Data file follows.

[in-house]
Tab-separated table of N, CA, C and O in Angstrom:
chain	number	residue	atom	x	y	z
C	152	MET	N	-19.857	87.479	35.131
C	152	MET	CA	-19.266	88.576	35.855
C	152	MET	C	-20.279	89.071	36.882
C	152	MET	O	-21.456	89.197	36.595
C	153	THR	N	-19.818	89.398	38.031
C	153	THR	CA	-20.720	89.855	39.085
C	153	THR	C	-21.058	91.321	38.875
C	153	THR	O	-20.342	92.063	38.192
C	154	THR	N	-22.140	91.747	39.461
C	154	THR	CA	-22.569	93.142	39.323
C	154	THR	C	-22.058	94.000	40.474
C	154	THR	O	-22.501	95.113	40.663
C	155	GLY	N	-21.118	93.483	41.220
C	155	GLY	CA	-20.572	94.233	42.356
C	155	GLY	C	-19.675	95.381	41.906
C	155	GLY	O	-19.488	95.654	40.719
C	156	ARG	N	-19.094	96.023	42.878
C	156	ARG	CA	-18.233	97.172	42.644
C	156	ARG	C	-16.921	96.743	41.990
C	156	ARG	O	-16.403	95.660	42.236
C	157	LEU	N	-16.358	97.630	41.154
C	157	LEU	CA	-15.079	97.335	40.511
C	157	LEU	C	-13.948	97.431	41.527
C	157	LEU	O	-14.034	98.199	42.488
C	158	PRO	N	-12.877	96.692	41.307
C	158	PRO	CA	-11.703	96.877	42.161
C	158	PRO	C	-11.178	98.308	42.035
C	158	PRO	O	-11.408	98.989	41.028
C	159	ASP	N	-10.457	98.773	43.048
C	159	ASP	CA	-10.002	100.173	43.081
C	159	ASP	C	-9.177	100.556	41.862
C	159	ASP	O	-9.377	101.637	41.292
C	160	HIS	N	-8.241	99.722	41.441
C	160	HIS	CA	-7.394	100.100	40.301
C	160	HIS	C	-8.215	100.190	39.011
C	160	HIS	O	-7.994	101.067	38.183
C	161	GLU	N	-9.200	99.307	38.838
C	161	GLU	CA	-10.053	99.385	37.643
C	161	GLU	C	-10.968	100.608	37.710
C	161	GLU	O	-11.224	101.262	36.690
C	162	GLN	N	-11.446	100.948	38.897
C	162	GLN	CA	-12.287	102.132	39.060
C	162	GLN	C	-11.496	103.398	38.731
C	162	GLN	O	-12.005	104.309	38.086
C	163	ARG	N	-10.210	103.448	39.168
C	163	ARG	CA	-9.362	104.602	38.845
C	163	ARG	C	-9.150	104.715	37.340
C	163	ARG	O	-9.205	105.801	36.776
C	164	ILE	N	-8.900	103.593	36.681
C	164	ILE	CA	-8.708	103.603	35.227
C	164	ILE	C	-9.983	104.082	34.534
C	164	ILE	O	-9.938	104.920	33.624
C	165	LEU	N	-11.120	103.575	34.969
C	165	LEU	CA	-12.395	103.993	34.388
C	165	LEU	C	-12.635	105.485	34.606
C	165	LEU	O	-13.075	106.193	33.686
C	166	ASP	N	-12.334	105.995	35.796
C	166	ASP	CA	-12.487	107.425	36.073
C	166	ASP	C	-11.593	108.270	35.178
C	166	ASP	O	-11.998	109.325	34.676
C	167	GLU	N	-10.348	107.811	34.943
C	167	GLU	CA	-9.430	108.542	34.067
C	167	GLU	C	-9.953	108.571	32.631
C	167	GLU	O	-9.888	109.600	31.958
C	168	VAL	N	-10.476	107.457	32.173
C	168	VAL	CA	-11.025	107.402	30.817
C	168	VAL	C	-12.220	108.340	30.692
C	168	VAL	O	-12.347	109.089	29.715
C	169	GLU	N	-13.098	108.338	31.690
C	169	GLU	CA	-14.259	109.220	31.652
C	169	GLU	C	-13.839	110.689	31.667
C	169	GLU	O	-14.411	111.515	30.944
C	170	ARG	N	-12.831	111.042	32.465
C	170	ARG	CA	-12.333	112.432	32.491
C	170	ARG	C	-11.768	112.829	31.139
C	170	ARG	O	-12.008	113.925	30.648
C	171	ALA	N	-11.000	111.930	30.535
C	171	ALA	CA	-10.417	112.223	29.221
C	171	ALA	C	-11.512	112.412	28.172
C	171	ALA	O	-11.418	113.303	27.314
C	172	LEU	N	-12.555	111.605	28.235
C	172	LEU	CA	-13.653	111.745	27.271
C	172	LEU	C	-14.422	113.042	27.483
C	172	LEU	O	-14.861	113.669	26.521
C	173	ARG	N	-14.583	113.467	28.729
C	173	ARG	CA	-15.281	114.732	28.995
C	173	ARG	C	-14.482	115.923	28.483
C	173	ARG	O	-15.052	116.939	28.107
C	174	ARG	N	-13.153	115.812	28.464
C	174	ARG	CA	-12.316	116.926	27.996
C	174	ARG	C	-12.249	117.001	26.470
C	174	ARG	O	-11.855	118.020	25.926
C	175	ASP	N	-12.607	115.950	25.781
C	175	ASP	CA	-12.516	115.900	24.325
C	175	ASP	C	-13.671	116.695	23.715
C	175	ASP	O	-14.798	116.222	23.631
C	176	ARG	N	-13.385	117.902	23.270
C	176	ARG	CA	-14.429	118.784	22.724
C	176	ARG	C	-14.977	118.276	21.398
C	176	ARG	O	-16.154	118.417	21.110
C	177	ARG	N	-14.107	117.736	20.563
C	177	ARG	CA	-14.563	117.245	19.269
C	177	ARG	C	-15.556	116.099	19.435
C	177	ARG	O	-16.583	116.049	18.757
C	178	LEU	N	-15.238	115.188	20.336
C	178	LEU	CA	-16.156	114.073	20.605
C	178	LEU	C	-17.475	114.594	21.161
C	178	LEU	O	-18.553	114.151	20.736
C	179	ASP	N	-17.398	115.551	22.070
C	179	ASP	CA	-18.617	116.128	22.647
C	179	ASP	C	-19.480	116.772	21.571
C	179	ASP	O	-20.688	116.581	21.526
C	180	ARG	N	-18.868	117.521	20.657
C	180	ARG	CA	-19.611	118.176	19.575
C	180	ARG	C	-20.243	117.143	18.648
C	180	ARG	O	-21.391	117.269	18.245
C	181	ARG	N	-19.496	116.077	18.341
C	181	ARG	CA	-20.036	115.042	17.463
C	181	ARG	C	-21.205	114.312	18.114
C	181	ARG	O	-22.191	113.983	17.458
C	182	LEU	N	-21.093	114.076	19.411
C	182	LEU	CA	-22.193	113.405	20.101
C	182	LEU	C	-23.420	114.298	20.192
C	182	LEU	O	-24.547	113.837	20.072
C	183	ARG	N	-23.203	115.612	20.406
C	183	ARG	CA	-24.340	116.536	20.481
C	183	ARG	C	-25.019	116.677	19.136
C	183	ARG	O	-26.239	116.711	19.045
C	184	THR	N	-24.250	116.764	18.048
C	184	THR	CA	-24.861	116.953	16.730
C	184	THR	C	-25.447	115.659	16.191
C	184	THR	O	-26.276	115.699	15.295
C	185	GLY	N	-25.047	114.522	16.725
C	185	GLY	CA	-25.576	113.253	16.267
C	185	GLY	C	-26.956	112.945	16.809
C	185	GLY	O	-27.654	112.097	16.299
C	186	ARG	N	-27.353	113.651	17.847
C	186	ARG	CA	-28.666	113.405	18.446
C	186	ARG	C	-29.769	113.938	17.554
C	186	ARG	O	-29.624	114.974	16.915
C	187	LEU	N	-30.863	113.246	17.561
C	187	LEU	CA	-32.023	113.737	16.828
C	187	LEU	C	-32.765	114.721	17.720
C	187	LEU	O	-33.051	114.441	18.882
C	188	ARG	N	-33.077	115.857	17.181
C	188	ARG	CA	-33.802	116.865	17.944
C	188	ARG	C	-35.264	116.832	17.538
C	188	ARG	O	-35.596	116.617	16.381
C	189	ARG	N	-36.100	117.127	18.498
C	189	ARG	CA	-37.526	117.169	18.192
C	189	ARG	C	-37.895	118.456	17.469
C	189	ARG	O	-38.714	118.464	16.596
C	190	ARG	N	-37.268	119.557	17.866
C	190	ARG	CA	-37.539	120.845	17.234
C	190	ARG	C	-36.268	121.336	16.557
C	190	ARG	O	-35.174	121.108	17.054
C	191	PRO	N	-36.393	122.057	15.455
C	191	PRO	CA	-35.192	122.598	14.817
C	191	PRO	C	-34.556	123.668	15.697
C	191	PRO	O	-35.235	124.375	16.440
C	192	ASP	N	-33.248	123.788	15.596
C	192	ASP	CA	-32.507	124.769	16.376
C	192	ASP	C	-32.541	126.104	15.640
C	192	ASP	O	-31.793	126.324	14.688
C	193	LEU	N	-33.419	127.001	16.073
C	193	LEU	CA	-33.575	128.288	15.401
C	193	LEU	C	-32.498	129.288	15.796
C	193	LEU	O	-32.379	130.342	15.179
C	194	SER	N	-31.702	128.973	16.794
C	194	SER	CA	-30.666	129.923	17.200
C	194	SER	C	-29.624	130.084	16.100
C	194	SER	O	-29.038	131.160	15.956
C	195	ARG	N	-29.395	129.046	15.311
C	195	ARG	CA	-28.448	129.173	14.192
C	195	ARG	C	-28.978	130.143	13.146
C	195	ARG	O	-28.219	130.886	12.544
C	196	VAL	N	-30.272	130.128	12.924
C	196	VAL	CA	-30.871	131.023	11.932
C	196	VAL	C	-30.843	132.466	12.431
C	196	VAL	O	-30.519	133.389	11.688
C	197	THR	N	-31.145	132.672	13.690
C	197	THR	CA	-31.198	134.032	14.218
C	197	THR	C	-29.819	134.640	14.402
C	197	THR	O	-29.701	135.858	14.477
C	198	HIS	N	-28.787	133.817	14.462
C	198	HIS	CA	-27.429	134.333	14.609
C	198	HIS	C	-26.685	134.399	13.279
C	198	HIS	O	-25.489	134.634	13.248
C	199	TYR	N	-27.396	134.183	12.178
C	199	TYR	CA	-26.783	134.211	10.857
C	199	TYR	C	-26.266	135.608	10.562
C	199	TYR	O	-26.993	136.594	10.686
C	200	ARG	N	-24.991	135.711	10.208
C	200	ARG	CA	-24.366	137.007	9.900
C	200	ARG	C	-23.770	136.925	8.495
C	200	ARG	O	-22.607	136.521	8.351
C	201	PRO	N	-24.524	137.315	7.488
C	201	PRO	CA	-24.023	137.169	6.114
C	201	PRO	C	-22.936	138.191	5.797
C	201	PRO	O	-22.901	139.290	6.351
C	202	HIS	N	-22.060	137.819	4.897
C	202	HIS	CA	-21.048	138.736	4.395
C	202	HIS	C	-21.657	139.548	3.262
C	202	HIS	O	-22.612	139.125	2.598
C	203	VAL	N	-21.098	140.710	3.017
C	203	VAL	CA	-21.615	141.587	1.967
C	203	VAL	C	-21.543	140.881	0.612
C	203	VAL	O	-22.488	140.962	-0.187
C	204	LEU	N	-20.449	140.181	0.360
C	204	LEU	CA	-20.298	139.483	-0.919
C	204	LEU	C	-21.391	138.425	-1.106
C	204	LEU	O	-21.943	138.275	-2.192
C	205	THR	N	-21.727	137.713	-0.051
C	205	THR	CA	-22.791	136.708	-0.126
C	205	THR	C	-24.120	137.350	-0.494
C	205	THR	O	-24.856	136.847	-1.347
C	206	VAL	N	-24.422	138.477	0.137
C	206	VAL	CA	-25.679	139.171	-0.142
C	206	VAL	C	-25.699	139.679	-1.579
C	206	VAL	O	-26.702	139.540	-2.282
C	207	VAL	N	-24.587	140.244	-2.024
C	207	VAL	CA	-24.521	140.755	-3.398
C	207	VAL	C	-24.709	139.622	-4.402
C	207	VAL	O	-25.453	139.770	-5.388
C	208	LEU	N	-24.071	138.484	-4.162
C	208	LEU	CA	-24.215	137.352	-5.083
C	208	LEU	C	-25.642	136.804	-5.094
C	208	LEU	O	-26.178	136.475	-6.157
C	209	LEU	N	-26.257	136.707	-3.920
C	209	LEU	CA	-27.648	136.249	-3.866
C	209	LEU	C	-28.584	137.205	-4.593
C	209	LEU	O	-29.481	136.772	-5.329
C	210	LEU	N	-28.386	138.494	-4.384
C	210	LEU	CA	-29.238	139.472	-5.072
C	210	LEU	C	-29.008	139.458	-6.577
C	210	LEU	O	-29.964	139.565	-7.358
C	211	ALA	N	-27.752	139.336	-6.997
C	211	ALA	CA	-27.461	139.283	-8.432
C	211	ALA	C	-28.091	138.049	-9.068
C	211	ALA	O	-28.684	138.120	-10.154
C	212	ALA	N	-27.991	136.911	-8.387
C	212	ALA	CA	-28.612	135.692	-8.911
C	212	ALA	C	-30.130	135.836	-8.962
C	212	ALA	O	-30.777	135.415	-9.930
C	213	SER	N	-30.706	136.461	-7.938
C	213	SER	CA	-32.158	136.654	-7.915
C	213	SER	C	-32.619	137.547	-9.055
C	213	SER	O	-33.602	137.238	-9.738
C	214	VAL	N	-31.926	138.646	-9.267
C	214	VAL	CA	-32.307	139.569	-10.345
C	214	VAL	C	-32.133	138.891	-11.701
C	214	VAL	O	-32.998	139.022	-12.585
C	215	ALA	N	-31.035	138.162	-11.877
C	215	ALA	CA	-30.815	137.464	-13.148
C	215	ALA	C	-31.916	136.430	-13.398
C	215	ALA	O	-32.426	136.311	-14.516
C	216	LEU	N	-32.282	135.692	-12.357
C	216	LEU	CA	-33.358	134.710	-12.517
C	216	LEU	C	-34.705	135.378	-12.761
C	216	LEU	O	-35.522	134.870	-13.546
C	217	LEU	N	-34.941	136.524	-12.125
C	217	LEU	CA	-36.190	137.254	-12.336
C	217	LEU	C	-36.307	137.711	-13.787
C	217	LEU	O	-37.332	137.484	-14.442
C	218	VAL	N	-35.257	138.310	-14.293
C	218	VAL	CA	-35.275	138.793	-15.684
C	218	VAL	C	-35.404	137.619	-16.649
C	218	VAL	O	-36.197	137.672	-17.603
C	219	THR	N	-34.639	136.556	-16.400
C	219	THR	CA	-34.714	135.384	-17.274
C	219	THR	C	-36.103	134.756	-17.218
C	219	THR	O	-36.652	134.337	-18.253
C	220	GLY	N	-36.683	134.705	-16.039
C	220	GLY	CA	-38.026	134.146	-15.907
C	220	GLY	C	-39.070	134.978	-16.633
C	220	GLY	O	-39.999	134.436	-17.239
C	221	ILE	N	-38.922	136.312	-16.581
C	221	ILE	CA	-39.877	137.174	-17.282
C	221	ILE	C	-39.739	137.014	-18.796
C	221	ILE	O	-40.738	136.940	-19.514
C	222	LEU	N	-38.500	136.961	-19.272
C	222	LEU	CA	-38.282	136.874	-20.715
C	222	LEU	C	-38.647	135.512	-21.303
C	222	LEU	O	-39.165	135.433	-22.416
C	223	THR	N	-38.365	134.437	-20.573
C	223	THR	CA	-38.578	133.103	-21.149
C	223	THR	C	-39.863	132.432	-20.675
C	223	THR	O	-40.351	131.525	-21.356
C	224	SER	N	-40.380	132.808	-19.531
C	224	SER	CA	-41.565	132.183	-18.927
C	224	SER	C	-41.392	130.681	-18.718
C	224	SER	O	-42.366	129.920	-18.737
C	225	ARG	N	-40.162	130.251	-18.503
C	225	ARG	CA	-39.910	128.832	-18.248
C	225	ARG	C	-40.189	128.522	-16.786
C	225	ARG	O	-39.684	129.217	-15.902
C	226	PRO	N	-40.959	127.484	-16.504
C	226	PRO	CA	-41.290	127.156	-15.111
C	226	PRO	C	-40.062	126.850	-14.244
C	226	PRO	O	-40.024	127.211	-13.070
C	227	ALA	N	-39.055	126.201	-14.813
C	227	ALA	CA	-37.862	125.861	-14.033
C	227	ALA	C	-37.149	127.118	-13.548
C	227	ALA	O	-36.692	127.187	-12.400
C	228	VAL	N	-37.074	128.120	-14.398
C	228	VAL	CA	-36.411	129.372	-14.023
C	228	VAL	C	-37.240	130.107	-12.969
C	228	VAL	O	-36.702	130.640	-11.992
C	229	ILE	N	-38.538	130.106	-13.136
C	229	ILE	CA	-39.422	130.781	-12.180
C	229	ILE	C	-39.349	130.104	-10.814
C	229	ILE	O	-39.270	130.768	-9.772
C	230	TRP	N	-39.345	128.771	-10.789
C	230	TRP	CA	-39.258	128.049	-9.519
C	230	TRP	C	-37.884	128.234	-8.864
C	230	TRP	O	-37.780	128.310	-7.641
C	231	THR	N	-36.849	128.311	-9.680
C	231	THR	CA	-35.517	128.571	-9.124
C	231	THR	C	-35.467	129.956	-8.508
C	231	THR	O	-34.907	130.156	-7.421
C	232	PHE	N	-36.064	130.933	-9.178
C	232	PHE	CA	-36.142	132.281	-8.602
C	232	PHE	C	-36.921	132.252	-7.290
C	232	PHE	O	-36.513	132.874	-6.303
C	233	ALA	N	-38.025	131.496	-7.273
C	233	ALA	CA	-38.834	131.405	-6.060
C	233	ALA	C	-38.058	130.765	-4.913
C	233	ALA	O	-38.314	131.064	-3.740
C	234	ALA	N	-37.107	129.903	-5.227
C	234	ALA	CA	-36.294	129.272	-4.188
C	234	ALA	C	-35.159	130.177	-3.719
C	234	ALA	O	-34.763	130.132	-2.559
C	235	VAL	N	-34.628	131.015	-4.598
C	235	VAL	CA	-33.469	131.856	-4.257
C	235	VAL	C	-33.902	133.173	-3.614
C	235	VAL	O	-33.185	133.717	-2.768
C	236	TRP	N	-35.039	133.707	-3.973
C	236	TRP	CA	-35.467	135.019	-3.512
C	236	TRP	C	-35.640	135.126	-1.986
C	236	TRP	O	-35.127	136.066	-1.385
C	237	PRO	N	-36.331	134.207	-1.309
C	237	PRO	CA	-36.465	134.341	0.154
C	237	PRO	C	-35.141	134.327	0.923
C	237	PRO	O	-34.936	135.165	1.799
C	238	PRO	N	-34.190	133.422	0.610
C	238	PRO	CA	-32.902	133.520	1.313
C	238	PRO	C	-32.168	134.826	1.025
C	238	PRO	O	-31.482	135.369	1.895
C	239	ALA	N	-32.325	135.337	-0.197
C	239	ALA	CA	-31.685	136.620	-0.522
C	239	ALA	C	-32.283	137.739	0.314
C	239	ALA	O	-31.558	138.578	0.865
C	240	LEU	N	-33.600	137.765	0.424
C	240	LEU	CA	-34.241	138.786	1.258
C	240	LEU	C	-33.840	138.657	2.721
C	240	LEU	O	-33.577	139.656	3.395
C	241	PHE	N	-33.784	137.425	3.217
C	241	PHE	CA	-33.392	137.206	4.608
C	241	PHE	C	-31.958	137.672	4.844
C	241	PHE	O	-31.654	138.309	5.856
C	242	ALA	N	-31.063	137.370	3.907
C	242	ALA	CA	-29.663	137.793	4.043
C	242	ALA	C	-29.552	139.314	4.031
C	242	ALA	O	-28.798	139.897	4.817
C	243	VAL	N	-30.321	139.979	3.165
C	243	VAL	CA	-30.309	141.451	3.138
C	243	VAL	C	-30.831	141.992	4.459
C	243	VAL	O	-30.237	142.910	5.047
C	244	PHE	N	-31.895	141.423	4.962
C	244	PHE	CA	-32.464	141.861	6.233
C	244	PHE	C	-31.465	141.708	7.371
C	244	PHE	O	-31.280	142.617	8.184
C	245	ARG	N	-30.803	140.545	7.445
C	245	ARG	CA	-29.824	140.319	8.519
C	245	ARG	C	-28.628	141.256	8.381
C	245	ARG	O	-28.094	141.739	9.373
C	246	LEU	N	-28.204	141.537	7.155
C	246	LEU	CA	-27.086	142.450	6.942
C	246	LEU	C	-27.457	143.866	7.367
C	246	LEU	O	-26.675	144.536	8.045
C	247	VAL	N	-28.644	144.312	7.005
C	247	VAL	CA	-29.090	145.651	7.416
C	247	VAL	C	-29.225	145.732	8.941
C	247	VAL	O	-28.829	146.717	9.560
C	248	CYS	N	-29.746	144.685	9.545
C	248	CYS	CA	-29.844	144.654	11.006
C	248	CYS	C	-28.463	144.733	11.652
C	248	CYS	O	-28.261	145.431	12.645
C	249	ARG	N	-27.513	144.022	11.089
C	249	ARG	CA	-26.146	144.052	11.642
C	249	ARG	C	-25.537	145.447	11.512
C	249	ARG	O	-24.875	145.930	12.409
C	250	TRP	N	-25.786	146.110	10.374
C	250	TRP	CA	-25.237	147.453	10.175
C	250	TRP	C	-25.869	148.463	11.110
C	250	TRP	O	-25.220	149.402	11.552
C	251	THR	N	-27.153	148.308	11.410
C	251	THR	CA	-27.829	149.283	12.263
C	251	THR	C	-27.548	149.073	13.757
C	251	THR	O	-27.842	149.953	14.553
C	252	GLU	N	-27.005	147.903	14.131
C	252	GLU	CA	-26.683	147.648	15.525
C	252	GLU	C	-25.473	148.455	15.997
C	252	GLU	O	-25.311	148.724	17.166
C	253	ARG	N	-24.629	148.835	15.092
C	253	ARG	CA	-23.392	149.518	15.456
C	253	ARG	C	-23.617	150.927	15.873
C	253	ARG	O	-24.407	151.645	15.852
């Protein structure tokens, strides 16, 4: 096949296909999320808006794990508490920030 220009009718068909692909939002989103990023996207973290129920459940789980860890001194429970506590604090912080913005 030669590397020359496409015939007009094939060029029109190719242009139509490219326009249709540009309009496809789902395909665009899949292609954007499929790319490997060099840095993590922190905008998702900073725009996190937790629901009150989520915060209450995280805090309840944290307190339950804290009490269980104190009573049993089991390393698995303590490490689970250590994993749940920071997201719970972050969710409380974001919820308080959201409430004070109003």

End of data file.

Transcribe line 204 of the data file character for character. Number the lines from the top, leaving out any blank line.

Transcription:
C	202	HIS	N	-22.060	137.819	4.897